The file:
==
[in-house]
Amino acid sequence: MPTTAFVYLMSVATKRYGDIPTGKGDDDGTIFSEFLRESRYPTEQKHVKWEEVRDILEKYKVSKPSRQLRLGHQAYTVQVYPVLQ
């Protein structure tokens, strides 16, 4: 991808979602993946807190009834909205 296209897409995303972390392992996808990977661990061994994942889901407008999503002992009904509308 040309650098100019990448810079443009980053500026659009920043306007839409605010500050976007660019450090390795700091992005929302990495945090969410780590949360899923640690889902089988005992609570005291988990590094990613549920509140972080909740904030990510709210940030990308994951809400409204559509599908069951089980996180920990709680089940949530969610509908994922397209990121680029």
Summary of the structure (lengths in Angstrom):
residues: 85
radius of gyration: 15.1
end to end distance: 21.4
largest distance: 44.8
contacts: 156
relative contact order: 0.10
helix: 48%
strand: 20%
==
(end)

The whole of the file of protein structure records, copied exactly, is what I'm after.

[in-house]
Amino acid sequence: MPTTAFVYLMSVATKRYGDIPTGKGDDDGTIFSEFLRESRYPTEQKHVKWEEVRDILEKYKVSKPSRQLRLGHQAYTVQVYPVLQ
């Protein structure tokens, strides 16, 4: 991808979602993946807190009834909205 296209897409995303972390392992996808990977661990061994994942889901407008999503002992009904509308 040309650098100019990448810079443009980053500026659009920043306007839409605010500050976007660019450090390795700091992005929302990495945090969410780590949360899923640690889902089988005992609570005291988990590094990613549920509140972080909740904030990510709210940030990308994951809400409204559509599908069951089980996180920990709680089940949530969610509908994922397209990121680029």
Summary of the structure (lengths in Angstrom):
residues: 85
radius of gyration: 15.1
end to end distance: 21.4
largest distance: 44.8
contacts: 156
relative contact order: 0.10
helix: 48%
strand: 20%